alternative by which we can hope to avoid the escalating tension that will be inevitable if the
present situation is allowed to continue"25. He set forth a “package deal” as a new comprehensive
law of the sea. Package deal was identified as a convention to which parties could not insert any
reservations: that is to accept all of it or none of it. This treaty was coupled with consensus
decision-making procedures reflecting a finely balanced set of trade-offs between different
interest groups. The outcome of this extensive groundwork, which lasted almost a decade (19731982), was a comprehensive convention, UNCLOS III. This treaty was framed by Ambassador
24
Douglas Guilfoyle
UN
The United Nations Convention on the Law of the Sea (A historical perspective)
http://www.un.org/Depts/los/convention_agreements/convention_historical_perspective.htm#Third%20Conferen
ce
25
_____________________________________________________________________________________
Vasileios P. Karakasis is Project Lead of the Cyprus Issue Project at Bridging Europe
Bridging Europe working papers offer policy-oriented analysis into topical issues of European Affairs,
with the aim of enriching policy-making and contributing to the ongoing debate. The views expressed
are attributable to the author (s) in a personal capacity and not to any institution with which he is
associated.
Available for free downloading from Bridging Europe website (www.bridgingeurope.net)
© Bridging Europe 2014
P a g e | 11
Cyprus Issue Project Working Paper, No. 8
Tommy Koh as a ‘constitution for the oceans’. It is extremely detailed, including 320 articles, 9
annexes and 2 implementing agreements.
_____________________________________________________________________________________
Vasileios P. Karakasis is Project Lead of the Cyprus Issue Project at Bridging Europe
Bridging Europe working papers offer policy-oriented analysis into topical issues of European Affairs,
with the aim of enriching policy-making and contributing to the ongoing debate. The views expressed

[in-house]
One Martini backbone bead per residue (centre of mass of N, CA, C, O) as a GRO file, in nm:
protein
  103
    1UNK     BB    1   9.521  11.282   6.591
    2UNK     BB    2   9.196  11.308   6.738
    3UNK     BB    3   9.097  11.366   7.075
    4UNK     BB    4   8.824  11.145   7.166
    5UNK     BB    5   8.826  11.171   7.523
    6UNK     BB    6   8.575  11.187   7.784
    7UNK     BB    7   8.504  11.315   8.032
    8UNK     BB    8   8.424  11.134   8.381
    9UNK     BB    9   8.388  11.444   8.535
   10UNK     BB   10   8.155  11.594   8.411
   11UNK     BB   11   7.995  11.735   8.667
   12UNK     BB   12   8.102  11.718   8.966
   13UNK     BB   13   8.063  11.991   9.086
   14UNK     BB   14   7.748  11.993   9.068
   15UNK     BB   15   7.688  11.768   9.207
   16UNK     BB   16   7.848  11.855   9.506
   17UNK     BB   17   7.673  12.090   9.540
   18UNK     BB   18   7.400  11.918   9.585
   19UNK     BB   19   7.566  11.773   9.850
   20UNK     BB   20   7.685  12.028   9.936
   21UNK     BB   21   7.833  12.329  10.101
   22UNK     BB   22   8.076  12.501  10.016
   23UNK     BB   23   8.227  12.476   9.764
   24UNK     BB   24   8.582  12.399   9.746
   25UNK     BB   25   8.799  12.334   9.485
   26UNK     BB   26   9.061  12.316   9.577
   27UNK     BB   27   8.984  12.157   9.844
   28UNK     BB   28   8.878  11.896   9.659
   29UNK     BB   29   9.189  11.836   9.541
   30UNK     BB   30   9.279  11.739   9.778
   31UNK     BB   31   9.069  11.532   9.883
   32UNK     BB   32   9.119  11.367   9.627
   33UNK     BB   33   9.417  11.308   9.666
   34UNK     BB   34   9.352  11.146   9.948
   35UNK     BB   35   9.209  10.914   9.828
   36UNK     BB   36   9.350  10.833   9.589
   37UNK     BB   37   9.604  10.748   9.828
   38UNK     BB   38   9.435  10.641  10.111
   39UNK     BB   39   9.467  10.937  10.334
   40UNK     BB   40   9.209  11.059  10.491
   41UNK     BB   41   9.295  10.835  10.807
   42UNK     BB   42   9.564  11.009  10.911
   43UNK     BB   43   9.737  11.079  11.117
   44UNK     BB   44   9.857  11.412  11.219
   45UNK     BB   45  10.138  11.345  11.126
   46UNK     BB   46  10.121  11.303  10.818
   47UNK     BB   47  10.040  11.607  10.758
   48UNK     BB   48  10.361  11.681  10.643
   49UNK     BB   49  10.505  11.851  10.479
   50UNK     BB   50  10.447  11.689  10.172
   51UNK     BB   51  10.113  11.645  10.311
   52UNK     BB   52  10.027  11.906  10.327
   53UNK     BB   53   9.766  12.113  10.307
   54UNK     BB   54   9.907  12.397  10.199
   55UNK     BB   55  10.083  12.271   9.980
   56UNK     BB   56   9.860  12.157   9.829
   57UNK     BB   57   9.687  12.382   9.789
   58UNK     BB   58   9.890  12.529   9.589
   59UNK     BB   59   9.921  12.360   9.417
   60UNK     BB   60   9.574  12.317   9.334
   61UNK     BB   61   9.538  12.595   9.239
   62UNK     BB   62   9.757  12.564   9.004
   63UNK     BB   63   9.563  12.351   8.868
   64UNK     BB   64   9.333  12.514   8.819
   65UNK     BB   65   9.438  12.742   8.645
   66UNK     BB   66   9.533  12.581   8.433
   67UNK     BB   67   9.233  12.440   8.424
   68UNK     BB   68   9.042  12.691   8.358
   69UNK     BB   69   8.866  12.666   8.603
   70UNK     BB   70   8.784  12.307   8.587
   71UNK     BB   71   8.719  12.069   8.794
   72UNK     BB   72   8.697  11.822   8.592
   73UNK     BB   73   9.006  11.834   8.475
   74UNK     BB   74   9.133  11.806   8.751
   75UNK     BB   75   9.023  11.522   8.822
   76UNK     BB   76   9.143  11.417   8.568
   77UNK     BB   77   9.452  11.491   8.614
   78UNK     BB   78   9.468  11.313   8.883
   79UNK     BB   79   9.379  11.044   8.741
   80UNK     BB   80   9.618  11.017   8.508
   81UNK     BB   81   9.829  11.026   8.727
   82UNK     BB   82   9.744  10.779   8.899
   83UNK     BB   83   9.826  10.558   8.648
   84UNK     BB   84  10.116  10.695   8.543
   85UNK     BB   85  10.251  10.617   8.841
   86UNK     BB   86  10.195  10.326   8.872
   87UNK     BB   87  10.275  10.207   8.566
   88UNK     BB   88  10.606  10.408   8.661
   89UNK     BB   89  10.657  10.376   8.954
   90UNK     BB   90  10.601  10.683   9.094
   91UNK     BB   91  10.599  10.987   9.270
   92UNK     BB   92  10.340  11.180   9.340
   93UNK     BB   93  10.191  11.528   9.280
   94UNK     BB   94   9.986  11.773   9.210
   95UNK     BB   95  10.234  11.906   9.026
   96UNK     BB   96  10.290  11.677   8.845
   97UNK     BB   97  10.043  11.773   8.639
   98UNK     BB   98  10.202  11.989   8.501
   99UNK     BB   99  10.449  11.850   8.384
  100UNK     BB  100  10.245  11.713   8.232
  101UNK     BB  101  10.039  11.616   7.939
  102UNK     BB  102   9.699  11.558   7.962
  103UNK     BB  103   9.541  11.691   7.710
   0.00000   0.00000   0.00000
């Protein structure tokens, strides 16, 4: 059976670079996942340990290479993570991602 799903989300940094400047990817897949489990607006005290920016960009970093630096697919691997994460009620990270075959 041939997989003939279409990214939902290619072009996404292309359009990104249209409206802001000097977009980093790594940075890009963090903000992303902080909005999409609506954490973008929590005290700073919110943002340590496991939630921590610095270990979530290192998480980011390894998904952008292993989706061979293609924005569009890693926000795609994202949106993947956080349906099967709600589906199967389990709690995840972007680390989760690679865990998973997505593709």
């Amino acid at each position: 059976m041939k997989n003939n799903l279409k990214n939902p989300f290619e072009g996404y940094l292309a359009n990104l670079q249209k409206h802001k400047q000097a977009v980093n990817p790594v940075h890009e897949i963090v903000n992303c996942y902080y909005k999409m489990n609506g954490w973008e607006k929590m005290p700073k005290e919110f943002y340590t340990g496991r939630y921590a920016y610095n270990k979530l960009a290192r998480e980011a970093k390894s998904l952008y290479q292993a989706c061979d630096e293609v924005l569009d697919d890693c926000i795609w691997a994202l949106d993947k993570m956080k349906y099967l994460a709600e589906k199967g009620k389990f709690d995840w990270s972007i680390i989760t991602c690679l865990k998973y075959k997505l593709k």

are attributable to the author (s) in a personal capacity and not to any institution with which he is
associated.
Available for free downloading from Bridging Europe website (www.bridgingeurope.net)
© Bridging Europe 2014
P a g e | 12
Cyprus Issue Project Working Paper, No. 8
E. Provisions of UNCLOS III- The maritime zones
This convention, which replaced the four 1958 conventions, was opened for signature on 10
December 1982 in Montego Bay, and entered into force on 16 November 1994 after its
ratification by the 60th state, Guyana. As of January 2015, 166 countries and the European Union
have joined the Convention. The four states which voted against its adoption back in 1982 and
are not still parties to it are among others Israel, Turkey, USA and Venezuela26. It should be
underlined that certain provisions of UNCLOS III have acquired customary international law
status27.
UNCLOS III divides the marine space that is within the limits of national jurisdiction into
several zones, illustrated in Figure 1:
a. the territorial sea (up to 12nm from the baselines28)
b. the contiguous zone (up to an additional 12nm)
c. the EEZ (up to 200nm)
d. the continental shelf (up to 200nm or 350 nm under certain conditions).
26
As regards Turkey, the following working paper will explain why.
Gurel A., Mullen F.&Tzimitras (2013) The Cyprus Hydrocarbons Issue: Context Positions and Future Scenarios,
PRIO Cyprus Center Report
28
UNCLO“ III Art. Except where otherwise provided in this Convention, the normal baseline for measuring the
breadth of the territorial sea is the low-water line along the coast as marked on large-scale charts officially
recognized by the coastal State .
27
_____________________________________________________________________________________
Vasileios P. Karakasis is Project Lead of the Cyprus Issue Project at Bridging Europe
Bridging Europe working papers offer policy-oriented analysis into topical issues of European Affairs,
with the aim of enriching policy-making and contributing to the ongoing debate. The views expressed
are attributable to the author (s) in a personal capacity and not to any institution with which he is
associated.
Available for free downloading from Bridging Europe website (www.bridgingeurope.net)
© Bridging Europe 2014
P a g e | 13
Cyprus Issue Project Working Paper, No. 8
http://www.ga.gov.au/ausgeonews/ausgeonews200903/limits.jsp
citedGurel et al. (2013; 10)
The following working paper will exclusively focus on the EEZ regime and on how the Republic
of Cyprus and Turkey have applied or seek to apply the related provisions in the Eastern
Mediterranean region.
_____________________________________________________________________________________
Vasileios P. Karakasis is Project Lead of the Cyprus Issue Project at Bridging Europe
Bridging Europe working papers offer policy-oriented analysis into topical issues of European Affairs,
with the aim of enriching policy-making and contributing to the ongoing debate. The views expressed
are attributable to the author (s) in a personal capacity and not to any institution with which he is
associated.
Available for free downloading from Bridging Europe website (www.bridgingeurope.net)
© Bridging Europe 2014
P a g e | 14